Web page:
In the previous episode of Private AI’s ML Speaker Series, Patricia Thaine (CEO of Private AI) sat down with Arvid Frydenlund (PhD candidate at the University of Toronto in the Computer Science Department and Vector Institute) to discuss his latest paper Language Modelling via Learning to Rank, presented at AAAI-2022 and published at the 6th Workshop on Structured Prediction for NLP at ACL 2022.
In this paper, co-authored by Gagandeep Singh from Nuance Communications and Professor Frank Rudzicz, the authors discuss how they trained a language model using multiple targets per time-step via a structured loss and rank-based distillation.
If you missed this last discussion, scroll down to find a recap of Patricia and Arvid’s chat or watch the full session below.
Watch the full session:
PAI: Could start with an overview of your paper for us?
Arvid: Sure. So the main motivation of the work is that we think that current ways that we train language models using cross entropy is poor because it only tries to maximize the probability of getting a single ground truth word correct at a given context. And it doesn’t account for the fact that there may be many other potential words, which could continue a context in a valid way.
So let’s call the words, which could form a valid continuation of a context to the given time step, the branching set of a given time step. We thought that label smoothing might be a way of solving this problem since it would allow us to have multiple targets per time step. However, if you want to implement label smoothing for language modelling, you’d want to do it such that the label smoothing weights would change dynamically per time step over the weights over the branching set.
To do this dynamically, what you would end up with doing is just getting a pre-trained language model to generate these label smoothing weights, which is really just a form of knowledge of a pre-trained language model. So we really want to avoid doing that.
So instead we propose that we can forgo needing label weights at all, so long as we can create an ordering over the labels in the branching set. Then we developed a novel N-gram algorithm to create these branching sets with these rank ordering and then incorporate this information into the training procedure as a structured ranking loss function.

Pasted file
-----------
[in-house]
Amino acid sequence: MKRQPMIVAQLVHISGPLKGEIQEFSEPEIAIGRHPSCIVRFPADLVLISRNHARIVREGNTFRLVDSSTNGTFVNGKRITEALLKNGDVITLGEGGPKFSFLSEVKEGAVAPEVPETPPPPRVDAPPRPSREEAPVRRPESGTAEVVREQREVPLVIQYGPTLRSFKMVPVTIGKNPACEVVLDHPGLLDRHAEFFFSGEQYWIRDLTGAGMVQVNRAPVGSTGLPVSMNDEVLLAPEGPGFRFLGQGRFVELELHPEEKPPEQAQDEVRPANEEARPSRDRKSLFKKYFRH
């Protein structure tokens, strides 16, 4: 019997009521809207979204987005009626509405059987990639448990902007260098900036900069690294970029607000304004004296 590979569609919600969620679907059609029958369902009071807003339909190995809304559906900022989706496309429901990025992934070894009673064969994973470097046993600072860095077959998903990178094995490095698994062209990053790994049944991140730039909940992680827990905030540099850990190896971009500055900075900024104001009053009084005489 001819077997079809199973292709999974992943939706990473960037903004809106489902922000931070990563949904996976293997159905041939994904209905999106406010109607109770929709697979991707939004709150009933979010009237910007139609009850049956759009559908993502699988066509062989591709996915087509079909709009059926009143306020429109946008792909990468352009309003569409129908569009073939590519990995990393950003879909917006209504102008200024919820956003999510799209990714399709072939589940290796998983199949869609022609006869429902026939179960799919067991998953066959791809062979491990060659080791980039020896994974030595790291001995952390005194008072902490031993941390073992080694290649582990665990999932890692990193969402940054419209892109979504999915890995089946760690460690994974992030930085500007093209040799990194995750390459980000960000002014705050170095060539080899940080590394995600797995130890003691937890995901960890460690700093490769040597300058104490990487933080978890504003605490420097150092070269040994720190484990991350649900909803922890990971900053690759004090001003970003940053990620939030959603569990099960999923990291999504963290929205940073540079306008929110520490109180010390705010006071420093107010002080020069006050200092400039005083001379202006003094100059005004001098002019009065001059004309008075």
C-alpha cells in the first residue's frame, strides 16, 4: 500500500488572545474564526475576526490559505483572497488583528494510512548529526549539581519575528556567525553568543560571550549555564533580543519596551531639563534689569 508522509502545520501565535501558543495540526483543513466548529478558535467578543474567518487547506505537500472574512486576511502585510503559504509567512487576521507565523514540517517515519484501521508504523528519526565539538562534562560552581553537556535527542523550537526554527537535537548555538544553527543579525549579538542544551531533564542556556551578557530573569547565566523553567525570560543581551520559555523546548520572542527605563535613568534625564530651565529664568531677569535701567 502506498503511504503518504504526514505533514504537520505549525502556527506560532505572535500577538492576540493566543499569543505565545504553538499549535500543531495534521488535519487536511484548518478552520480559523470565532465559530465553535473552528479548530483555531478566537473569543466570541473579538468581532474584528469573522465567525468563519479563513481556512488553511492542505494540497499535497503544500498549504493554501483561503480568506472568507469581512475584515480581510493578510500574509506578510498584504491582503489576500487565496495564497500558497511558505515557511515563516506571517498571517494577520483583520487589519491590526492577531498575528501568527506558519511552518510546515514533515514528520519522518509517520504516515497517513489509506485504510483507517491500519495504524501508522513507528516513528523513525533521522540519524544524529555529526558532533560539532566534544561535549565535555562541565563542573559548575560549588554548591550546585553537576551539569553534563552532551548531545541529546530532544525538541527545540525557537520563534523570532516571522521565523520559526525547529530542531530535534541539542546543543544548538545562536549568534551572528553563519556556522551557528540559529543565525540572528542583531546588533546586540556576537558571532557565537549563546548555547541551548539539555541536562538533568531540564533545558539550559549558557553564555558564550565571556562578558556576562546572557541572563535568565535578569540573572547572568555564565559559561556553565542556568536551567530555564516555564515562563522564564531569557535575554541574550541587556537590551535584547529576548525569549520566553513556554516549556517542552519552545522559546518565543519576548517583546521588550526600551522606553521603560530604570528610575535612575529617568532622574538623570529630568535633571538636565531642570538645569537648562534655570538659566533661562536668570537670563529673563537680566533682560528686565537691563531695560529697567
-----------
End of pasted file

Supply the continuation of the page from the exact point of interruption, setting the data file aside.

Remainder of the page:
PAI: Can you tell us about what the most common ways to train language models are?
Arvid: Sure. So the way you train a language model is really dependent on the type of language model you are using. And there’s really three different types of language models. There’s N-gram language models, there are neural autoregressive language models, and then there’s really BERT as the third one. So when you train N-gram language models, really, you’re just getting N-gram counts. Then the first type of neuro language model, which is the focus of our paper, are the traditional language models and these are trained using cross entropy where you try to predict the next word at a given time step given the previous words as context.
Then finally there’s BERT and derivatives, which are really bi-directional language representation models. And BERT makes use of a so-called mask language model objective where a certain percentage of the input sequence is masked. And then the objective is to predict the masked out words, right? So you’re still using cross entropy. The input and the target pairs are now different compared to autoregressive language models. And then there might be minor variations on these, right? So you might use label smoothing inconjunction with cross entropy for autoregressive language modeling, which is something that happens. It’s pretty standard in, say, machine translation. And then there’s a bunch of different variations for BERT, variations on the training objective, and variations on the auxiliary costs.
Just to go off on a bit of a tangent, I personally avoid calling BERT a language model, even though everyone does call it a language model, since it can lead to some confusing results. If you think it’s directly comparable to autoregressive language models, which it isn’t.
Source: Page 07 of Language Modelling via Learning to Rank
One of the tables, we have a comparison between BERT and GPT-2. And you look at the perplexity and you think, well, the perplexity is really low for Bert, and accuracy is really high compared to GPT-2. And so you’d think that BERT would be a much stronger teacher compared to GPT-2. The problem is these values are not comparable at all. So it’s actually kind of wrong with us to put these in the same table, which we do for space.
But if you think of them as both being language models, you would look at this comparison table and think that they’re comparable. And then the outcome of the paper would be very surprising to you when you find out that BERT doesn’t act as a good teacher where GPT does. The problem is that BERT really isn’t a language model, at least not comparable to autoregressive language models.
PAI: Is there anything that you would prefer transformer models to be called instead?
Arvid: Not really. Transformer models. I think transformers are okay. I like the name for transformers. It’s fine. I have a problem with BERT being called the language model. I think it leads to some confusion. And the problem is like, really, 80% of it is a language model. It’s just that 20% is somewhat of a big change.
PAI: Can you explain knowledge distillation to us?